seriously, the Turkish government has so many problems with its own restive population that the last thing in the world they need is to lose a chunck of their territory...especially a productive and valuable part of their economic machine.....and whomever is in power when the Kurdish Republic is formed..and i believe it will eventually separate from the Turkish will faced the wrath of all the many different groups within the Turkish culture for having allowed this to the Turkish governments response will be try to make them appear responsible for as many of the nations ills and demonize them to all the other groups

theflyonthewall commented on Monday, Jun 16, 2014 at 16:53 PM

Shia regions in Iraq could conceivably join with Shia Iran to recreate a greater Iran. The Kurds have many cultural ties to the Iranians ,so it is not inconceivable that Kurdish Iraq could also become a part of Iran.The future of western Iraq is harder to predict ,but an impoverished , landlocked state would find a merger with eastern Syria and Jordan an attractive proposition. A final prediction is that Alawite and Christian Syria will merge with Lebanon to a new country in the Levant. All of this is speculation, of course. What is certain is that the map of the Middle East will be redrawn once again.

theflyonthewall commented on Monday, Jun 16, 2014 at 17:09 PM

Kurds in Syria could join Syria/Lebanon or Iran.

corey17a commented on Monday, Jun 16, 2014 at 17:57 PM

All that is going to happen here is that the Iraqi Army and militia volunteers dug in around Samara are going to crush ISIS the further they move south. The prospect of the Iranians putting boots on the ground is beyond preposterous. One million people died in the Iran Iraq war. Eighty percent of them being Shias both Arab and Persian. Ethnicity trumps religion any day of the week.

ISIS may have a chance of surviving if they hold onto what they have and are able to hold off the Iraqi army's counter offensive. Remember they are involved in a current fight in Syria that they have been unable to gain advantage in in three years of fighting. ISIS will have unsustainable casualties inflicted on them the closer they get to Karbala and Najaf.

The lasting impact of this uprising maybe Asad finally regaining control of his country. There will probably be an insurgency in Syria for years to come but Asad should be able to turn the tide if ISIS keeps moving south in Iraq.

As for the Kurds they have very little hope of carving out a homeland as long as Turkey remains politically intact. The Turks have crossed the border and struck at PDK and PUK fighters repeatedly. The Kurds may have a chance if an outside power backs them but this is unlikely.

All in all a bunch of people are about to be dead whatever the outcome.

theflyonthewall commented on Monday, Jun 16, 2014 at 18:21 PM

Iranians would not have to put boots on the ground . For that matter the Iranians have been very willing to put boots on the ground in Syria.Iranian soldiers have been helping Syria and their proxies Hezbollah.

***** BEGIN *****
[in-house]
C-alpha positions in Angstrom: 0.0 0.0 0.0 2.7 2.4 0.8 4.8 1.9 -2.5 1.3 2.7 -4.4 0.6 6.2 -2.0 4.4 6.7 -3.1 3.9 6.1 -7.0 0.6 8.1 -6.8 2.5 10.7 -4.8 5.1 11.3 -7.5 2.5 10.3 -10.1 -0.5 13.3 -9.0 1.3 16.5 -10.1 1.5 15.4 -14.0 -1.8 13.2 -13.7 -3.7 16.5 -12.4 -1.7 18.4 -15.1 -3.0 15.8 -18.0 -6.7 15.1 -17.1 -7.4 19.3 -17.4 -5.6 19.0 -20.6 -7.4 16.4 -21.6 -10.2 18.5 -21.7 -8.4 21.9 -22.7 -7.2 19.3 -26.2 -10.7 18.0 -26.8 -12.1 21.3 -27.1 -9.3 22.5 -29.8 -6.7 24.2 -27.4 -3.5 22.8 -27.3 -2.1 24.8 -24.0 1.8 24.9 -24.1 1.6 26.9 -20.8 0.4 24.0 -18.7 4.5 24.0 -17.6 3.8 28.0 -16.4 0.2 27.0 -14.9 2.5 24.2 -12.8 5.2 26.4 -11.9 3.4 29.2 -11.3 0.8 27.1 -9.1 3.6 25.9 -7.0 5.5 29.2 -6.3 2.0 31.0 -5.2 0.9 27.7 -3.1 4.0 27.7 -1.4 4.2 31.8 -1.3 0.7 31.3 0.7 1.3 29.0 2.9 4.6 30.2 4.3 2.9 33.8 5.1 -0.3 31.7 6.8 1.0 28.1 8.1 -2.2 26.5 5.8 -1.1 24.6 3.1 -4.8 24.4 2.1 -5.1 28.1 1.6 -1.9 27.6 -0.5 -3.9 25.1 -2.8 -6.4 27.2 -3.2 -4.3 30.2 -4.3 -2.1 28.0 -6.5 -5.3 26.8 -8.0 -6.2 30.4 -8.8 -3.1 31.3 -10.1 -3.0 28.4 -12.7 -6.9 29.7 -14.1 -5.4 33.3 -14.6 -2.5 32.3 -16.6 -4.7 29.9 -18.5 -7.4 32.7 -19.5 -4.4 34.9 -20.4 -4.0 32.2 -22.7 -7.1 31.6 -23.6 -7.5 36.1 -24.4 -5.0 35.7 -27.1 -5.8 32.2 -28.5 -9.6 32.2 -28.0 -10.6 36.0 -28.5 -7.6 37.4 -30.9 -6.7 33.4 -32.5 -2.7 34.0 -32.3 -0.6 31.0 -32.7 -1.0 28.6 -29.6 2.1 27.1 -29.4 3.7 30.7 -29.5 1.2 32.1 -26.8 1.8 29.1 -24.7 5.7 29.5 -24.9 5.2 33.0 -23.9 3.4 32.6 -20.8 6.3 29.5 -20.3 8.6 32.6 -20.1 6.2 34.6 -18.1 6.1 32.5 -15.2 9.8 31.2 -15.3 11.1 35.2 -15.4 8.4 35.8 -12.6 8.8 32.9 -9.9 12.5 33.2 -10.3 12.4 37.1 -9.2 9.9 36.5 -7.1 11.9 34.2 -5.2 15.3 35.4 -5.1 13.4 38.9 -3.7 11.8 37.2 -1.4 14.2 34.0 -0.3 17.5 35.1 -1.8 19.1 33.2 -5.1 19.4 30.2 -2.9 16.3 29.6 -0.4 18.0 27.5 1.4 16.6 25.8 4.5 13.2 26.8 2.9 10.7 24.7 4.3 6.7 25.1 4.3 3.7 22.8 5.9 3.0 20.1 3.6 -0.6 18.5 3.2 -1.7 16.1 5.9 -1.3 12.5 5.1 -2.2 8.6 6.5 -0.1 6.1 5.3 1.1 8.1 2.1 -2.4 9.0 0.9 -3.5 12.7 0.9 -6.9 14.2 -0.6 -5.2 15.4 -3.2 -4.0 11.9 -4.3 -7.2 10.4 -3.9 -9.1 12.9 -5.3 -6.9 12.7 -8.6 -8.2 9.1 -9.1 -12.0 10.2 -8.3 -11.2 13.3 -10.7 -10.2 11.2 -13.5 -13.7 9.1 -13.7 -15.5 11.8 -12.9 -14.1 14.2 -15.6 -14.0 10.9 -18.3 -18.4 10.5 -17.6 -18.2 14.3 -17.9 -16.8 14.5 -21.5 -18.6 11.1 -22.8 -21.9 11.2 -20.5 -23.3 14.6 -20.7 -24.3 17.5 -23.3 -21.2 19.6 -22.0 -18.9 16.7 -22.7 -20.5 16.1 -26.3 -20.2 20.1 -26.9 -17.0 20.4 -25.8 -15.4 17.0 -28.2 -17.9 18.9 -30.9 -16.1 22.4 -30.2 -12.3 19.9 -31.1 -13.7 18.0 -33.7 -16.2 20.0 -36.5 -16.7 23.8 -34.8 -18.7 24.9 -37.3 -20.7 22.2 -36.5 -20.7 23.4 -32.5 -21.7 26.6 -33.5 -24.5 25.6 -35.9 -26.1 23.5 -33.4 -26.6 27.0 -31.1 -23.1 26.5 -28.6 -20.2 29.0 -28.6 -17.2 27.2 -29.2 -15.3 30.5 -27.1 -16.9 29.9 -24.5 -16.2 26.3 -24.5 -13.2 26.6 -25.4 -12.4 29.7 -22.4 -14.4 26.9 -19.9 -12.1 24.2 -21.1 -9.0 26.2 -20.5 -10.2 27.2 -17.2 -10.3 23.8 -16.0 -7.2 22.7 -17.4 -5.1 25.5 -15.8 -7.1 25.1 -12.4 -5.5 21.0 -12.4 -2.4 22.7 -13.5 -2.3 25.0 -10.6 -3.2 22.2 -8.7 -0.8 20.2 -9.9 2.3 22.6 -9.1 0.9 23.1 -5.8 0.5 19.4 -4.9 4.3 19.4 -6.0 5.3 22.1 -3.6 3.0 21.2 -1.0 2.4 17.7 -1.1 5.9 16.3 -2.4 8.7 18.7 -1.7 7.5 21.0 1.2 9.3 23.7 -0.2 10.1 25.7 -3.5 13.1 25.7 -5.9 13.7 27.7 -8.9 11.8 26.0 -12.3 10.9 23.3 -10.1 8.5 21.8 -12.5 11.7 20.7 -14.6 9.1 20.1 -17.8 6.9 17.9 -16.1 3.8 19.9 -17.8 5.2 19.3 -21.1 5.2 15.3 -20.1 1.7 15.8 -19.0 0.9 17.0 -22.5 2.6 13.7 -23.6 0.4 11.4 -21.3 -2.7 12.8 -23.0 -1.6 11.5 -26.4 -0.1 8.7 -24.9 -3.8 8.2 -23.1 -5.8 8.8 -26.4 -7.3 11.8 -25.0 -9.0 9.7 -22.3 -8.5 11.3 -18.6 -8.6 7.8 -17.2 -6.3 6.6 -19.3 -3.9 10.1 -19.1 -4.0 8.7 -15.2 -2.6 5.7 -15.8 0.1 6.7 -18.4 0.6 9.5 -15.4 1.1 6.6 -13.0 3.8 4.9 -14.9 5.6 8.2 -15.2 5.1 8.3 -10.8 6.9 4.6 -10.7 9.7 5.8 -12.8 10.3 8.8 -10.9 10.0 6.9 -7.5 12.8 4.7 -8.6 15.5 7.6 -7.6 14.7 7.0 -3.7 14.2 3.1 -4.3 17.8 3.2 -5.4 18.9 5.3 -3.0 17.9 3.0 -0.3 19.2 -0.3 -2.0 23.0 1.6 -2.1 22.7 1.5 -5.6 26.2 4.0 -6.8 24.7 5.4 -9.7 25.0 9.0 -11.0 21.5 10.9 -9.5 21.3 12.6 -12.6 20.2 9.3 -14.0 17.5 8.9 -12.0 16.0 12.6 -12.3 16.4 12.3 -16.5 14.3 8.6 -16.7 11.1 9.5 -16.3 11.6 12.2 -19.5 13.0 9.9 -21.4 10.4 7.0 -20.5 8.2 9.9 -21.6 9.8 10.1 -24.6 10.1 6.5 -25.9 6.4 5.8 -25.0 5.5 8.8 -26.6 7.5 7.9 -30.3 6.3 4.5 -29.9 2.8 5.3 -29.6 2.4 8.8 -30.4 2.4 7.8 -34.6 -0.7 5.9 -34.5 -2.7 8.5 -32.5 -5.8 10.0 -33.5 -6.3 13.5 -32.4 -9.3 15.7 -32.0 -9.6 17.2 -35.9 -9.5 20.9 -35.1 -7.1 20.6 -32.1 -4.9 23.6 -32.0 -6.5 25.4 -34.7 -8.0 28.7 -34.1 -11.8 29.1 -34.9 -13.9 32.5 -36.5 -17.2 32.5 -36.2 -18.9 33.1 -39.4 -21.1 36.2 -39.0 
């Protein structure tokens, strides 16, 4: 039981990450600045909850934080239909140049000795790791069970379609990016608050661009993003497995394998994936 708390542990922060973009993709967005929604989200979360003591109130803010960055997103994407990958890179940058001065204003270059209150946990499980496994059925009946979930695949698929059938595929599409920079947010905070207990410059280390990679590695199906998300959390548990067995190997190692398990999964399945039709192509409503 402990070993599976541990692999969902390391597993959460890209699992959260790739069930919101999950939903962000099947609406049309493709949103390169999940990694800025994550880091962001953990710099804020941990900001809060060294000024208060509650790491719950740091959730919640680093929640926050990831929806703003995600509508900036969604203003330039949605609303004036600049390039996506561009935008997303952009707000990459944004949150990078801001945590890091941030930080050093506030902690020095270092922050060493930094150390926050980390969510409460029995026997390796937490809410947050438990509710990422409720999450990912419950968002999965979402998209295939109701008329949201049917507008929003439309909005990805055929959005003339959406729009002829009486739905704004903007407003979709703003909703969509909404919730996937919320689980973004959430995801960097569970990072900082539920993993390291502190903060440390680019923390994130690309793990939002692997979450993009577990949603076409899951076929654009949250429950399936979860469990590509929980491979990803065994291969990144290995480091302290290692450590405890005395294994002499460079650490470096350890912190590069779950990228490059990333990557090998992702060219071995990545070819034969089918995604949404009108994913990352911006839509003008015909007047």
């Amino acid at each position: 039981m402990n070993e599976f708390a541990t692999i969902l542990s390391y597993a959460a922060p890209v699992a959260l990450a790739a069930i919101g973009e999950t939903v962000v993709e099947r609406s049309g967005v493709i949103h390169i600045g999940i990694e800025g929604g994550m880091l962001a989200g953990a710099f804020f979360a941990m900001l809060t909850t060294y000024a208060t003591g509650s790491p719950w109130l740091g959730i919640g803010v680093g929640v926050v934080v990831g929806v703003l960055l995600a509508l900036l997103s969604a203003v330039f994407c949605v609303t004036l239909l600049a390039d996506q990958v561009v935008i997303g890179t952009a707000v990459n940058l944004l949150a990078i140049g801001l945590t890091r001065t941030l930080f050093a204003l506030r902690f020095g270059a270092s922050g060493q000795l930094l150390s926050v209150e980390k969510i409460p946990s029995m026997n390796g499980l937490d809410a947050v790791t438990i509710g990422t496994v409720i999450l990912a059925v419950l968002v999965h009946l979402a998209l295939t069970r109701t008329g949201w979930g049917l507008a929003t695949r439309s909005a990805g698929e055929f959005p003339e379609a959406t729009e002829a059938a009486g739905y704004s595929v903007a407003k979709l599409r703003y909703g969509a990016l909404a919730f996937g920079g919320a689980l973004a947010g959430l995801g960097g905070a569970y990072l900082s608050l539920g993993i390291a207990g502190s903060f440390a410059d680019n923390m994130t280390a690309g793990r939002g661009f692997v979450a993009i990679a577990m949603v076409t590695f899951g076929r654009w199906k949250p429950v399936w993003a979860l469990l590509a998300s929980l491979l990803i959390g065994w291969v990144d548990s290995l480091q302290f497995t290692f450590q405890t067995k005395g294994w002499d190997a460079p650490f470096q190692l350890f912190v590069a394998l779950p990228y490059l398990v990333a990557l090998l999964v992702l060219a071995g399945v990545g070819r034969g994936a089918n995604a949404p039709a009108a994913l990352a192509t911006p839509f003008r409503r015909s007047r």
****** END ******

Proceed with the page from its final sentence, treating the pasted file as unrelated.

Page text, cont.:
Arabs are fighting Arabs ,so ethnicity does not always prevail.

We are now making overtures to the Iranians to help counter ISIS. The entire region could fall like ripe fruit.

corey17a commented on Monday, Jun 16, 2014 at 21:48 PM

Roger that and the Kurds will become part of a greater Iran. LEBANON will join with Syria in an Alewite/Christian alliance.

I'm not sure if you were making a joke but that is beyond the pale of ridiculous. If you knew the first thing about Lebanon's recent history you would understand how absurd your statement was. The Kurds are also an ethnic minority inside North Western Iran and have no love for the Iranians.

Ethnicity does always trump religion. Read the words. In the Iran Iraq war one million people died 80% being Shias. So therefore Arab Shias (the Iraqis) were killing Persian Shias (the Iranians). Most of that war's fighting took place in the south of Iraq around the Sharm al Sheik. In the heart of Iraqi Shia country. It is beyond the pale of understanding that you could come up with an idea that two bitter enemies who fought this large a blood bath in recent memory would some how turn around and form an alliance. For what purpose would this alliance be formed?

Alewites are "seveners" the Iranians are "twelvers." They are both Shias but different sects of Shias. The Iranians are helping Hezbollah to wage their own fight against Israel and have been since the 1980s. Iranians providing military aid to Hezbollah is nothing new and certainly is not a result of the most recent civil war in Syria.

How is the region about to "fall like ripe fruit?"

Saudi Arabia, Turkey, Iran, Kuwait, Jordan, the Gulf States, and Lebanon are all stable. Once the Iraqi Government stops ISISs advance then Iraq will become relatively stable again. Life goes on in Baghdad today like normal.

ISIS is a minor temporary conventional threat. The further south they move the weaker they become. The weaker they become the easier it will be for the Iraqi government, possibly with outside assistance, to put down.

The worlds not ending and ISIS is not a conventional force anyone will have to worry about. The Kurds will still be an autonomous state inside a state. Unfortunately the blood letting will continue in Syria. Nothing has changed minus this soon to be short lived surprising ISIS epoch.

Our nation needs to have its head examined by making overtures to the Iranians about anything.

theflyonthewall commented on Monday, Jun 16, 2014 at 22:36 PM

Basically, Iraq will fall without US intervention ,but how long are we willing to prop up Iraq?

The scenario I have written is based on the assumption that the West has worn out its welcome in the Middle East and that any enemy of Israel would be seen as a friend.